Examples of activities requiring a FFP3 include:

• Kerb-cutting – HSE recommends a mask with an assigned protection factor of 20, such as a FFP3 disposable mask or half mask with a P3 filter

• Using hand-held rotary tools for cutting and polishing – HSE recommends respiratory protective equipment with an APF of at least 40 (a full-face mask with a particle filter if worn for less than an hour, or a powered mask or powered hood/helmet if worn for more than an hour).7

Face Shield for a respirator
Honeywell North PAPR faceshield with hard hat and faceseal

It is important to note that respiratory equipment should be the last resort, and used in conjunction with other controls, rather than the default option.

Preventing RCS health hazards

Prevention is always the best medicine. Worker health surveillance is important to prevent or detect silicosis or other silica-related diseases. Analyzing past exposure and latency should be part of this process. Where eliminating or substituting respirable silica is not reasonably practicable, adequate control should be achieved using the hierarchy of control measures specified in COSHH regulation 7(3).

Training is also critical to increasing awareness of silica dust sources. All RPE should be checked before each use and be subject to thorough maintenance, examination and testing at least once a month, with written records (with the exception of single-use, disposable types). Housekeeping plays a crucial role in keeping health hazards at bay. Make sure spills are cleaned up fast, debris is always removed from equipment, waste is handled correctly and storage areas are ventilated.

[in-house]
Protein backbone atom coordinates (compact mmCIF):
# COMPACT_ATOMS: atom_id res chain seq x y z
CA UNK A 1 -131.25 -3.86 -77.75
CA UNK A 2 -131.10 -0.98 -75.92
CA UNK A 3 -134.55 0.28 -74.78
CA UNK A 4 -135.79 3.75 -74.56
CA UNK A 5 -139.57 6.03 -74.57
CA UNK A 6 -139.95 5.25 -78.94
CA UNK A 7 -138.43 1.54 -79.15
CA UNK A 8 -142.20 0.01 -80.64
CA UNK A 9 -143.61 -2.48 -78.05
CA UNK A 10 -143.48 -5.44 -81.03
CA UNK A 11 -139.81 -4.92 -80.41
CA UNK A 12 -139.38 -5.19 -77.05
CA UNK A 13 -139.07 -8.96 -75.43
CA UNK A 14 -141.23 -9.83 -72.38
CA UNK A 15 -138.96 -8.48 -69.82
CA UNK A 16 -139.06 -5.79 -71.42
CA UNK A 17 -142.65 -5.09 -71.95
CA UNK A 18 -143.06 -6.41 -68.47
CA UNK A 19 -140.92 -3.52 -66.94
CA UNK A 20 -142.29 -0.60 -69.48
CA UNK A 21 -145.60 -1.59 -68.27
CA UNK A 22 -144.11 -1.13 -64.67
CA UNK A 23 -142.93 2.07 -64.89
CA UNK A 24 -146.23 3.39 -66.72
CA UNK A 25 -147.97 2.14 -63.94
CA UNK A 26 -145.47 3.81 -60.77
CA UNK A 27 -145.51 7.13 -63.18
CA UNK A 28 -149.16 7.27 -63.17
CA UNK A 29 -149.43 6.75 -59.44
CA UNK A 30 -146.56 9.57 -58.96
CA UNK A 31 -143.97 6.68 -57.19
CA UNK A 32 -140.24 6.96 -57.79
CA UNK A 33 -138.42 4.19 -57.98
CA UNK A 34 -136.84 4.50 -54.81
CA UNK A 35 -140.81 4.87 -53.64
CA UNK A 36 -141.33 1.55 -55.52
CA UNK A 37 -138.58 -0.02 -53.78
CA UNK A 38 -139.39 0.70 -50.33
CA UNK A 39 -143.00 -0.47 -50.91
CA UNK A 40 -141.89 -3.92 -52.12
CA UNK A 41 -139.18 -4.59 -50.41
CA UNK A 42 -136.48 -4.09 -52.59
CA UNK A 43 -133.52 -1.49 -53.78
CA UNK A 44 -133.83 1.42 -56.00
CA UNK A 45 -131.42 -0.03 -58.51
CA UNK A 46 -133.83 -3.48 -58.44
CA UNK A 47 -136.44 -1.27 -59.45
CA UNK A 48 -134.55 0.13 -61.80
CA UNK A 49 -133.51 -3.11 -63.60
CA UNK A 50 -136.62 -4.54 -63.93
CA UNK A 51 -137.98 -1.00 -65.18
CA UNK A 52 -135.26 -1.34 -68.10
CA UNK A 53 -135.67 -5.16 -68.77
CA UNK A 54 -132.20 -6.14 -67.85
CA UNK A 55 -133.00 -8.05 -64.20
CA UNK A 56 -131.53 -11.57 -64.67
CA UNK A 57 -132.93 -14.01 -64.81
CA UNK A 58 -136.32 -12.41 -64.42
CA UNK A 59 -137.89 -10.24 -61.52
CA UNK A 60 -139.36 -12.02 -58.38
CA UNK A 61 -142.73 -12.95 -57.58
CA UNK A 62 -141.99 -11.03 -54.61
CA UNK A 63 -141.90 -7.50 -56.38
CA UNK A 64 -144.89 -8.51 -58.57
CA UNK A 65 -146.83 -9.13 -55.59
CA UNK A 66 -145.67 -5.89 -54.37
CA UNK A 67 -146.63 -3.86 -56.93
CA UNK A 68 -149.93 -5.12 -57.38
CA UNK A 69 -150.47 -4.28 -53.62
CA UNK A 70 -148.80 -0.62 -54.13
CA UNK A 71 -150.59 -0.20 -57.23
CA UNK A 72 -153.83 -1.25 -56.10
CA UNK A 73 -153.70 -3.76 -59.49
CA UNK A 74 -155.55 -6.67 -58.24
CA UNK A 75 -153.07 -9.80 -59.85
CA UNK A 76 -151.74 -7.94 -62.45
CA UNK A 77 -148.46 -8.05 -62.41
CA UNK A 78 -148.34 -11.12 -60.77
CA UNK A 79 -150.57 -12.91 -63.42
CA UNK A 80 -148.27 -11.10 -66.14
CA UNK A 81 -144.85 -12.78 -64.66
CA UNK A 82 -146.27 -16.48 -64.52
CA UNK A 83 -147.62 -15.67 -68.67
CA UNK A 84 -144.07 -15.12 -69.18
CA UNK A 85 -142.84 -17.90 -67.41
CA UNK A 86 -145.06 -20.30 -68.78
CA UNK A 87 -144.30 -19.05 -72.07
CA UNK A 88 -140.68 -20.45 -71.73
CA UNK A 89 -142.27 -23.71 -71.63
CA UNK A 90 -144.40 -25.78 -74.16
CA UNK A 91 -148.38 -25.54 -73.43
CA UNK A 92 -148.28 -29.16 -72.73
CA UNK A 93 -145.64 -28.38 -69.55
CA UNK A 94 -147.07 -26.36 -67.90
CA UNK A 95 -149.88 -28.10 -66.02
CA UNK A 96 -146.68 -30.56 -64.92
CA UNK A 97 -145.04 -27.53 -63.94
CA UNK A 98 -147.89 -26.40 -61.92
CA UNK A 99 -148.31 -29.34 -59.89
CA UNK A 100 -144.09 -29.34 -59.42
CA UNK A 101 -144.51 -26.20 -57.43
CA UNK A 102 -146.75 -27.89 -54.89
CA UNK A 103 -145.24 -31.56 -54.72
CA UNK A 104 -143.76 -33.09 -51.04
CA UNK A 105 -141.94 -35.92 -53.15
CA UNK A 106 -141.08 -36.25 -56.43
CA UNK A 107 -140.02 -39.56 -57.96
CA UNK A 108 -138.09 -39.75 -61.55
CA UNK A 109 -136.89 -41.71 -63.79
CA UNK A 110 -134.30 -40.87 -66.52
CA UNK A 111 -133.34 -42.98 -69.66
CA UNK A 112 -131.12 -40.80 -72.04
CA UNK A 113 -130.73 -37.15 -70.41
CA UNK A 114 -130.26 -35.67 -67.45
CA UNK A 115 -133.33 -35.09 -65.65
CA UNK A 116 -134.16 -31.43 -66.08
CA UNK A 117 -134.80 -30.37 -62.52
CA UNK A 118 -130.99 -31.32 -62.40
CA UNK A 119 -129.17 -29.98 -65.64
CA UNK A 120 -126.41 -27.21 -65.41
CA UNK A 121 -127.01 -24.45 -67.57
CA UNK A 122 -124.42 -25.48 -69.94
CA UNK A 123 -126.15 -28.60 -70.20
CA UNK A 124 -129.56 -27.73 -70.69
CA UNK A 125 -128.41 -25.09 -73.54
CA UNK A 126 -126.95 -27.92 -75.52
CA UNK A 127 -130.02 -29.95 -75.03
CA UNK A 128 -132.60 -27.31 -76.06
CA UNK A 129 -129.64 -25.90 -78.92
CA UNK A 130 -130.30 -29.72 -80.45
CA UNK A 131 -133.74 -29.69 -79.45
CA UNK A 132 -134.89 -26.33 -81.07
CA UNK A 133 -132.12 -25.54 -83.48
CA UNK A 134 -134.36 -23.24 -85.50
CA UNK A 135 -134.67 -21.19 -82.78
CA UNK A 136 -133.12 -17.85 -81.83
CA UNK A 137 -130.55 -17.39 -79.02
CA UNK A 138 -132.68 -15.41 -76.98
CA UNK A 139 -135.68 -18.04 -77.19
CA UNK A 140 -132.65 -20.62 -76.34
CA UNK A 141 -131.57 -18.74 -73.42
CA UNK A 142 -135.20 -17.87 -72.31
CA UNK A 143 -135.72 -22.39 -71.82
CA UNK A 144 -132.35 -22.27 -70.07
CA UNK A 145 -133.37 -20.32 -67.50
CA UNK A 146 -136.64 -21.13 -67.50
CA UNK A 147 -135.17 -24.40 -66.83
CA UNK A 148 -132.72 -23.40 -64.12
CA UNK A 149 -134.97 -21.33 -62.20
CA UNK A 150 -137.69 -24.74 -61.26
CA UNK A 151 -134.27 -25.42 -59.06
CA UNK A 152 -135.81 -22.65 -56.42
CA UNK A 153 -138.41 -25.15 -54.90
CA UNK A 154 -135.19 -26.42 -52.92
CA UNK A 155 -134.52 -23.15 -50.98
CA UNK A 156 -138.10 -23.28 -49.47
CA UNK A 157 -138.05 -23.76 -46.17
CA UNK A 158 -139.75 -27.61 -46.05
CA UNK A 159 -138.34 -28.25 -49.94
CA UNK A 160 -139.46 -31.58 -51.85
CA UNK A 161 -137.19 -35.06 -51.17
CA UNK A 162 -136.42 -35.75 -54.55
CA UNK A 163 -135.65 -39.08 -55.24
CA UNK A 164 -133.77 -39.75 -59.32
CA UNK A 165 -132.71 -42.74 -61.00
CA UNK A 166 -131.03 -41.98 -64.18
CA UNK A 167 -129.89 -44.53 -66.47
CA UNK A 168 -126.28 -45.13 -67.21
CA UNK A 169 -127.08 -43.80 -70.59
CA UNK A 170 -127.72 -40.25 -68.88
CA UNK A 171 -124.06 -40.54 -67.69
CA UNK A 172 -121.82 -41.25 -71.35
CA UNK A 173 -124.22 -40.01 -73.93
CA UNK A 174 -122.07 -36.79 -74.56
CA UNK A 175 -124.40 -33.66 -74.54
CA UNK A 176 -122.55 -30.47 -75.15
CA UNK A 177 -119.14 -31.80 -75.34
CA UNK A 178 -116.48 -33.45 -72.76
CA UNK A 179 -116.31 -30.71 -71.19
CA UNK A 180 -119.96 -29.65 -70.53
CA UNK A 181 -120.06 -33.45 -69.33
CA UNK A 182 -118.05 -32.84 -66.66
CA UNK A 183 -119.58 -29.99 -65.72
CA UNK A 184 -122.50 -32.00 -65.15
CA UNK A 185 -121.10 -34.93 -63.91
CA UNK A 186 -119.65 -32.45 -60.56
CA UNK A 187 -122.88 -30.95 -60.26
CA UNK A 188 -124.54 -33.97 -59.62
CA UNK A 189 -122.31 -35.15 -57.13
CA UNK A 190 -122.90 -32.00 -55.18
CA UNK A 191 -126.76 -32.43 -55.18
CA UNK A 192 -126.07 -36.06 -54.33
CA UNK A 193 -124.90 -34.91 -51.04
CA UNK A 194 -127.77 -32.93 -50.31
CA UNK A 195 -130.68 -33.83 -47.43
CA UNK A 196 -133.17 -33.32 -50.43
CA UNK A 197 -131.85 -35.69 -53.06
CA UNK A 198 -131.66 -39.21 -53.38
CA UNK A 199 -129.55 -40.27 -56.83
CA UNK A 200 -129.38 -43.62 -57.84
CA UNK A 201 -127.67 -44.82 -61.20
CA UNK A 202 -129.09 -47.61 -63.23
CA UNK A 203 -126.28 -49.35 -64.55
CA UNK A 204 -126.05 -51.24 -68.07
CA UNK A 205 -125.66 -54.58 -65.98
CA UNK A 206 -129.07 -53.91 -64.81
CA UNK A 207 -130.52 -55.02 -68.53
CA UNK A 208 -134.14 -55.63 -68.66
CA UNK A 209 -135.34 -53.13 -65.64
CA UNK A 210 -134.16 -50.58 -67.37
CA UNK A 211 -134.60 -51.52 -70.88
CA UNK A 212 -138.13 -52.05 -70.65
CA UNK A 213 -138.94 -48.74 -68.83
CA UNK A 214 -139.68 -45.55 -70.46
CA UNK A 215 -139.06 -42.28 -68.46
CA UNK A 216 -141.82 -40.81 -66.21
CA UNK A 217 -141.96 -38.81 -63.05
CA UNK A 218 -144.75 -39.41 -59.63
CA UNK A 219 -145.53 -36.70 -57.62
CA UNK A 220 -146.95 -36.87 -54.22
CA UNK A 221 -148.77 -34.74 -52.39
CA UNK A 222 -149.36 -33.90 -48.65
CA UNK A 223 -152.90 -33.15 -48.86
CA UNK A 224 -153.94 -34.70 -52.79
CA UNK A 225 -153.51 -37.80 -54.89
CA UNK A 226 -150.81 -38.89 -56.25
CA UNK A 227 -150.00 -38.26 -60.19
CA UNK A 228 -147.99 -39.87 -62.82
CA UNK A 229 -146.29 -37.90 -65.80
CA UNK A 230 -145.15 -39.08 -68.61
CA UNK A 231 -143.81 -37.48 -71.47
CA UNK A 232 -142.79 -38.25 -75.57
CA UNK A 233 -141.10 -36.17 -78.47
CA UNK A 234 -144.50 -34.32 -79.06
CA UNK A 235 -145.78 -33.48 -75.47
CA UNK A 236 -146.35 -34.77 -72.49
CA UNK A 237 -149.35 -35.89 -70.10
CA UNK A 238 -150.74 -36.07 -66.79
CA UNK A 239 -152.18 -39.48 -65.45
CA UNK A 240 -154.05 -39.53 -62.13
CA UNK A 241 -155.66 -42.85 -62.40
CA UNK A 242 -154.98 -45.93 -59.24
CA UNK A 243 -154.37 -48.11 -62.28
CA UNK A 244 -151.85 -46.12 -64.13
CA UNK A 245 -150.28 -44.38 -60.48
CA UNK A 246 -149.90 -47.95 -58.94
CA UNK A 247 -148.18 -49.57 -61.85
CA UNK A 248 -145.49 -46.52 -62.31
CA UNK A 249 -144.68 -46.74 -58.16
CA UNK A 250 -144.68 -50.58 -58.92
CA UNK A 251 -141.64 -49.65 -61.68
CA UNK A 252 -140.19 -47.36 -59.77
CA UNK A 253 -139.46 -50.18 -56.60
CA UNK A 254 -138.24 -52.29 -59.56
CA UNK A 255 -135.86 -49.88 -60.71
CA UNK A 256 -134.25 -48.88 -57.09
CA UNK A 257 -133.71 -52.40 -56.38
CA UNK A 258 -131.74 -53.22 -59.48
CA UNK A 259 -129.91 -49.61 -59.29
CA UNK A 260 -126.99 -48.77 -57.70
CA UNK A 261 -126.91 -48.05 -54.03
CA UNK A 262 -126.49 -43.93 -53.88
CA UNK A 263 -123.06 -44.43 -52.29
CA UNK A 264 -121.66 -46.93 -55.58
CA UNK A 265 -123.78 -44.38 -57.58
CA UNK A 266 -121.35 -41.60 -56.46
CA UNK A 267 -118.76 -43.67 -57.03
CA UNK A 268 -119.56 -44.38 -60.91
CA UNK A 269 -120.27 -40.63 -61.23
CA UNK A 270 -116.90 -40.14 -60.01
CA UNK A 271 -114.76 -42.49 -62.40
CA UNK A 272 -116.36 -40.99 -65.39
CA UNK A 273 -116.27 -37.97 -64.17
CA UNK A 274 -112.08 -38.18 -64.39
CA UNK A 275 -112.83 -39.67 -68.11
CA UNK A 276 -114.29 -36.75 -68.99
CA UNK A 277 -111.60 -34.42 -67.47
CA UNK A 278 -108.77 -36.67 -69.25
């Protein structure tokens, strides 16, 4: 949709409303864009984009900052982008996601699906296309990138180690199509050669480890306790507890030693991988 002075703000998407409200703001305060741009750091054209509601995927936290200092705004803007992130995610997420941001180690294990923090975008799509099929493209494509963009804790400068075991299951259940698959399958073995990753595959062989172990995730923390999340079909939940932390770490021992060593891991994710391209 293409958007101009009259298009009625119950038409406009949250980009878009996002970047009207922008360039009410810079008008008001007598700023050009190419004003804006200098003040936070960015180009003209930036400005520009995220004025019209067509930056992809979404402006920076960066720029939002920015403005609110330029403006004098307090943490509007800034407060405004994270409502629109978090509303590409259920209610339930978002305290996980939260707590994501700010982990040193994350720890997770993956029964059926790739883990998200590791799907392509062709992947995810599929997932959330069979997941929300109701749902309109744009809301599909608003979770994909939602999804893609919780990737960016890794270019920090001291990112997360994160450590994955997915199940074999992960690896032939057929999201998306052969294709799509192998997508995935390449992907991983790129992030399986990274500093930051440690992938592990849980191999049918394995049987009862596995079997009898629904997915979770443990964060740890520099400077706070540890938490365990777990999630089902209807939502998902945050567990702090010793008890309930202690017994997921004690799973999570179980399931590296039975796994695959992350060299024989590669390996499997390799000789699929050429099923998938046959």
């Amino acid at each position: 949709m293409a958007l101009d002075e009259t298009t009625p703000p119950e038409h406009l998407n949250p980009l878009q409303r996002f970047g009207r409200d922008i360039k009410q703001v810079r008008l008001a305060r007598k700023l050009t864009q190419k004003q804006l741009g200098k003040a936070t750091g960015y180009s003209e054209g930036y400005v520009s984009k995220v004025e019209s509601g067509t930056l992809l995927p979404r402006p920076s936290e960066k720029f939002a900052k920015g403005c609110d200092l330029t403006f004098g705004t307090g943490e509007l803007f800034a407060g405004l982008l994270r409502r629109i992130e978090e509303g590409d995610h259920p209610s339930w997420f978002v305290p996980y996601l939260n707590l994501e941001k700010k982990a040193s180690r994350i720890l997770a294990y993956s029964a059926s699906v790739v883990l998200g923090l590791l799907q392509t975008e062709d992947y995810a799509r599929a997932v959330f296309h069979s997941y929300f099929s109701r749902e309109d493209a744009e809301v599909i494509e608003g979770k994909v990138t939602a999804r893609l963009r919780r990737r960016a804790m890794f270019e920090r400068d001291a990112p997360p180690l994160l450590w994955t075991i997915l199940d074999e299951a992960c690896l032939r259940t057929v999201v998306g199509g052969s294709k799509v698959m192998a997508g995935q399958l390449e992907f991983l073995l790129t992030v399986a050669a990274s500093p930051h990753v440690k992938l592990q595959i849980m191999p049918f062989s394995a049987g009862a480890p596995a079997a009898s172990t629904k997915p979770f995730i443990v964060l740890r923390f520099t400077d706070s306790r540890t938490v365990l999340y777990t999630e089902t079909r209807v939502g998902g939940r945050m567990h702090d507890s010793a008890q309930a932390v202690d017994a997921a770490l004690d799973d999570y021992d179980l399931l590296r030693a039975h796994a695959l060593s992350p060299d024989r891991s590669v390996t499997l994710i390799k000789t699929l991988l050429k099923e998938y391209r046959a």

1. https://www.hse.gov.uk/pubns/cis36.pdf Health and Safety Executive, Construction Dust

2. Silica-the-Facts.pdf Institution of Occupational Safety and Health

3. rig-2017-01-respirable-crystalline-silica-in-the-rail-industry.pdf Office of Rail and Road,


4. Silica-the-Facts.pdf Institution of Occupational Safety and Health

5. https://www.hse.gov.uk/pubns/priced/l5.pdf Regulation 6, Health and Safety Executive,

control of substances hazardous to health

6. rig-2017-01-respirable-crystalline-silica-in-the-rail-industry.pdf Office of Rail and Road,


7. Silica-the-Facts.pdf Institution of Occupational Safety and Health